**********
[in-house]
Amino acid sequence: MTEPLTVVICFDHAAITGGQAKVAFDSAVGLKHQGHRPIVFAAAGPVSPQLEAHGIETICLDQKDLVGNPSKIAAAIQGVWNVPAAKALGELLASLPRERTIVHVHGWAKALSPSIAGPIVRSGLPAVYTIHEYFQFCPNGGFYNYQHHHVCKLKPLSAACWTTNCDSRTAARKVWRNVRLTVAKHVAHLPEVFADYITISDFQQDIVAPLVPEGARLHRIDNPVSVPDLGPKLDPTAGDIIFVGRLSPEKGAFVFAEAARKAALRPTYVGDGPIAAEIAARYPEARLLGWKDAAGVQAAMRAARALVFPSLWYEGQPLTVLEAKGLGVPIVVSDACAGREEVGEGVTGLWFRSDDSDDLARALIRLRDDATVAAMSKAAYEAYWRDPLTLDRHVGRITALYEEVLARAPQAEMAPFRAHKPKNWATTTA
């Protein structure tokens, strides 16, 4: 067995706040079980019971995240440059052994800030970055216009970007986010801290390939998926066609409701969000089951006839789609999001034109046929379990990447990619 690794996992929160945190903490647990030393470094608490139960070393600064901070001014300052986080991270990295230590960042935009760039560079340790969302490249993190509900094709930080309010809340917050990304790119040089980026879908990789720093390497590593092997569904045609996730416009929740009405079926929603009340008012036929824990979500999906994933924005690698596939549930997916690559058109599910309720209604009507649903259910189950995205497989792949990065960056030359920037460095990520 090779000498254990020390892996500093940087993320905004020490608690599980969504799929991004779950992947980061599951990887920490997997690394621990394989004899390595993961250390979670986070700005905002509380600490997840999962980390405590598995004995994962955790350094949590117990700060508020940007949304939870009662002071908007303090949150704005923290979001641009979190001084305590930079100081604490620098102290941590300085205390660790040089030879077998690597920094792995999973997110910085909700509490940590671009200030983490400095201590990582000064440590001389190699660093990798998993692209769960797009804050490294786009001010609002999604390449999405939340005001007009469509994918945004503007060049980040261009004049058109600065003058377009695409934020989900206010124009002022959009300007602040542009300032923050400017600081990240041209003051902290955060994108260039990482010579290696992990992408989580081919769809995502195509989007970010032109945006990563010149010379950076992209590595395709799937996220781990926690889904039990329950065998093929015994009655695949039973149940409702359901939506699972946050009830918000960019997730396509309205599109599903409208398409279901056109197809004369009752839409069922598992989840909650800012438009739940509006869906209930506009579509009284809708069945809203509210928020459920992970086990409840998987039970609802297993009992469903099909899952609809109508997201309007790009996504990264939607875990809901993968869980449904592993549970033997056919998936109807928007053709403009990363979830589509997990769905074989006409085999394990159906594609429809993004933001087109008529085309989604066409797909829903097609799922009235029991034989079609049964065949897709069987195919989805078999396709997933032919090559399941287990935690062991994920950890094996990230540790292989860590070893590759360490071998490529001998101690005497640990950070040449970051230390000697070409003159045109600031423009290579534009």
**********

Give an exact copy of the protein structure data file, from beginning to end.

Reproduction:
[in-house]
Amino acid sequence: MTEPLTVVICFDHAAITGGQAKVAFDSAVGLKHQGHRPIVFAAAGPVSPQLEAHGIETICLDQKDLVGNPSKIAAAIQGVWNVPAAKALGELLASLPRERTIVHVHGWAKALSPSIAGPIVRSGLPAVYTIHEYFQFCPNGGFYNYQHHHVCKLKPLSAACWTTNCDSRTAARKVWRNVRLTVAKHVAHLPEVFADYITISDFQQDIVAPLVPEGARLHRIDNPVSVPDLGPKLDPTAGDIIFVGRLSPEKGAFVFAEAARKAALRPTYVGDGPIAAEIAARYPEARLLGWKDAAGVQAAMRAARALVFPSLWYEGQPLTVLEAKGLGVPIVVSDACAGREEVGEGVTGLWFRSDDSDDLARALIRLRDDATVAAMSKAAYEAYWRDPLTLDRHVGRITALYEEVLARAPQAEMAPFRAHKPKNWATTTA
């Protein structure tokens, strides 16, 4: 067995706040079980019971995240440059052994800030970055216009970007986010801290390939998926066609409701969000089951006839789609999001034109046929379990990447990619 690794996992929160945190903490647990030393470094608490139960070393600064901070001014300052986080991270990295230590960042935009760039560079340790969302490249993190509900094709930080309010809340917050990304790119040089980026879908990789720093390497590593092997569904045609996730416009929740009405079926929603009340008012036929824990979500999906994933924005690698596939549930997916690559058109599910309720209604009507649903259910189950995205497989792949990065960056030359920037460095990520 090779000498254990020390892996500093940087993320905004020490608690599980969504799929991004779950992947980061599951990887920490997997690394621990394989004899390595993961250390979670986070700005905002509380600490997840999962980390405590598995004995994962955790350094949590117990700060508020940007949304939870009662002071908007303090949150704005923290979001641009979190001084305590930079100081604490620098102290941590300085205390660790040089030879077998690597920094792995999973997110910085909700509490940590671009200030983490400095201590990582000064440590001389190699660093990798998993692209769960797009804050490294786009001010609002999604390449999405939340005001007009469509994918945004503007060049980040261009004049058109600065003058377009695409934020989900206010124009002022959009300007602040542009300032923050400017600081990240041209003051902290955060994108260039990482010579290696992990992408989580081919769809995502195509989007970010032109945006990563010149010379950076992209590595395709799937996220781990926690889904039990329950065998093929015994009655695949039973149940409702359901939506699972946050009830918000960019997730396509309205599109599903409208398409279901056109197809004369009752839409069922598992989840909650800012438009739940509006869906209930506009579509009284809708069945809203509210928020459920992970086990409840998987039970609802297993009992469903099909899952609809109508997201309007790009996504990264939607875990809901993968869980449904592993549970033997056919998936109807928007053709403009990363979830589509997990769905074989006409085999394990159906594609429809993004933001087109008529085309989604066409797909829903097609799922009235029991034989079609049964065949897709069987195919989805078999396709997933032919090559399941287990935690062991994920950890094996990230540790292989860590070893590759360490071998490529001998101690005497640990950070040449970051230390000697070409003159045109600031423009290579534009």